Pupils who struggle with reading are being made to take a daily “walk of shame” to learn with children who are two years younger than them, an expert has warned.

Professor Sue Ellis, from Strathclyde University, also said schools were pursing an “unethical” policy of splitting pupils into ability groups at the age of five based on unreliable tests carried out when they were in nursery.

Her comments came at a hearing of the Scottish Parliament’s education committee, which is holding an inquiry into the introduction of standardised national assessments.

First Minister Nicola Sturgeon introduced the Scottish Standardised National Assessments (SNSA) as a response to concerns over falling standards of literacy and numeracy and a lack of consistent data across the country.

However, critics claim they are too stressful for the youngest pupils and do not provide useful feedback.

Ms Ellis told MSPs a range of assessments in both nursery and primary were being misused by schools - including a popular literacy scheme which recommended P4 children struggling to read should be sent to P2 classes.

She said: “That daily walk of shame must do terrible things to how children feel about themselves as learners and be detrimental to their health and wellbeing.”

Ms Ellis said children’s progress was so variable when they were young that it was not appropriate to use assessment as a sweeping judgement of progress.

She said: “There are examples in Scotland where local authorities will test children at a particular time and then put the bottom 20 per cent automatically into a fairly rigid, inappropriate for some, set.”

And she said some schools were even setting P1 pupils on the basis of nursery assessments.

“When I explain to them that this enshrines disadvantage and is not an ethical use of data they very often change their policy,” she added.

“There is a very poor understanding at the moment about how an assessment score can predict results.

“I see the introduction of a national assessment as an opportunity to open that up for debate and to get a much better use of assessment, one that actually works for children and parents.”

Ms Ellis said it could take 15 years for the SNSAs to predict accurately children’s future learning.

“So until that point the ethical consideration has to be that you do no harm.

“You don’t set, you don’t stream, you don’t put children into catch-up programmes that remove them from the main body of the class and put them in a different category from other children on the basis of one snapshot.”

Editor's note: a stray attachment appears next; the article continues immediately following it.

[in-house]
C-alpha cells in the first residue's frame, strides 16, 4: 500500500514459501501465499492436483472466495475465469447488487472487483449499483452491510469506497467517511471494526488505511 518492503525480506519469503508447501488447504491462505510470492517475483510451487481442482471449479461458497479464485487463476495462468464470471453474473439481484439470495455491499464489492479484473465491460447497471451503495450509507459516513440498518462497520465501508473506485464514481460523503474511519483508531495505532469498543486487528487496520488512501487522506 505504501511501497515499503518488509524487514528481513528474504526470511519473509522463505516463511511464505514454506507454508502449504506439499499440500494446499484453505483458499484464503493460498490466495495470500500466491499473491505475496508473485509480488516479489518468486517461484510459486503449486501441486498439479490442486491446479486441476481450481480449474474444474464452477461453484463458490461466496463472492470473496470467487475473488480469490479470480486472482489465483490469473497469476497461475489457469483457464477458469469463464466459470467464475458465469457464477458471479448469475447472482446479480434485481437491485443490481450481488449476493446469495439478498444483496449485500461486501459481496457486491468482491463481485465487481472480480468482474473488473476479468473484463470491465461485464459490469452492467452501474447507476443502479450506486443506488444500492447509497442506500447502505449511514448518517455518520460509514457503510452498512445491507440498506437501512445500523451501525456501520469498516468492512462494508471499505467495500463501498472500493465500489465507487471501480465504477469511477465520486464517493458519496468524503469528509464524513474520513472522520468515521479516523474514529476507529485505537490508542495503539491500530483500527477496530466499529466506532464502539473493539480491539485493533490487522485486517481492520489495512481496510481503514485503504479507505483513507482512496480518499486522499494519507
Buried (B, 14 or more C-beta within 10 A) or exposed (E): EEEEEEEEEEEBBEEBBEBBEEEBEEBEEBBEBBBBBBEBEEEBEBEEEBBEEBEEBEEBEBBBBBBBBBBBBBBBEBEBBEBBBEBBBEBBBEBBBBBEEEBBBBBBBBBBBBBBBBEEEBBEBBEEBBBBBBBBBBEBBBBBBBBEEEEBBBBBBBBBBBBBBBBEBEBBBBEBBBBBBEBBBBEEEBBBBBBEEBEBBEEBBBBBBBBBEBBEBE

Mhairi Shaw, education director for East Renfrewshire Council, told the committee the new Scottish assessments would help teachers.

She said: “They give a measure against a national benchmark and teachers can look at it and see whether children are performing well or not.

“A lot of the profession in East Renfrewshire has welcomed them because it brings back an opportunity to measure their own children’s progress against that national benchmark.”

Following the committee, Joanna Murphy, chairwoman of the National Parent Forum of Scotland, said the practice of "shaming" children was unacceptable.

However, she stressed that groups of children working at different stages and levels, within single or several classes, was common and plays a significant part of the new curriculum.

She said: "We trust the majority of teachers will administer the assessments correctly and act appropriately with the data."

Eileen Prior, executive director of parent organisation Connect, said it was vital young children were made to feel comfortable and confident in their learning from a young age.

She said: “Formal assessment has no place in nursery or P1 when learning through play is the way to encourage children’s confidence in their own learning.

“Children’s progress and development changes all the time at this age and stage, so formal assessment and talk of attainment, tests or streaming are not appropriate for these very young children.

“The priority is for children to make progress and develop a lifelong enthusiasm for, and positive attitude towards, learning.”

Ross Greer, education spokesman for the Scottish Greens, said unethical use of assessments should prompt SNP ministers to end their “bizarre obsession” with testing.

He said: “We need evidence-led rather than headline-grabbing education policies and for the government to start listening to the teachers, parents and experts who have raised concerns.”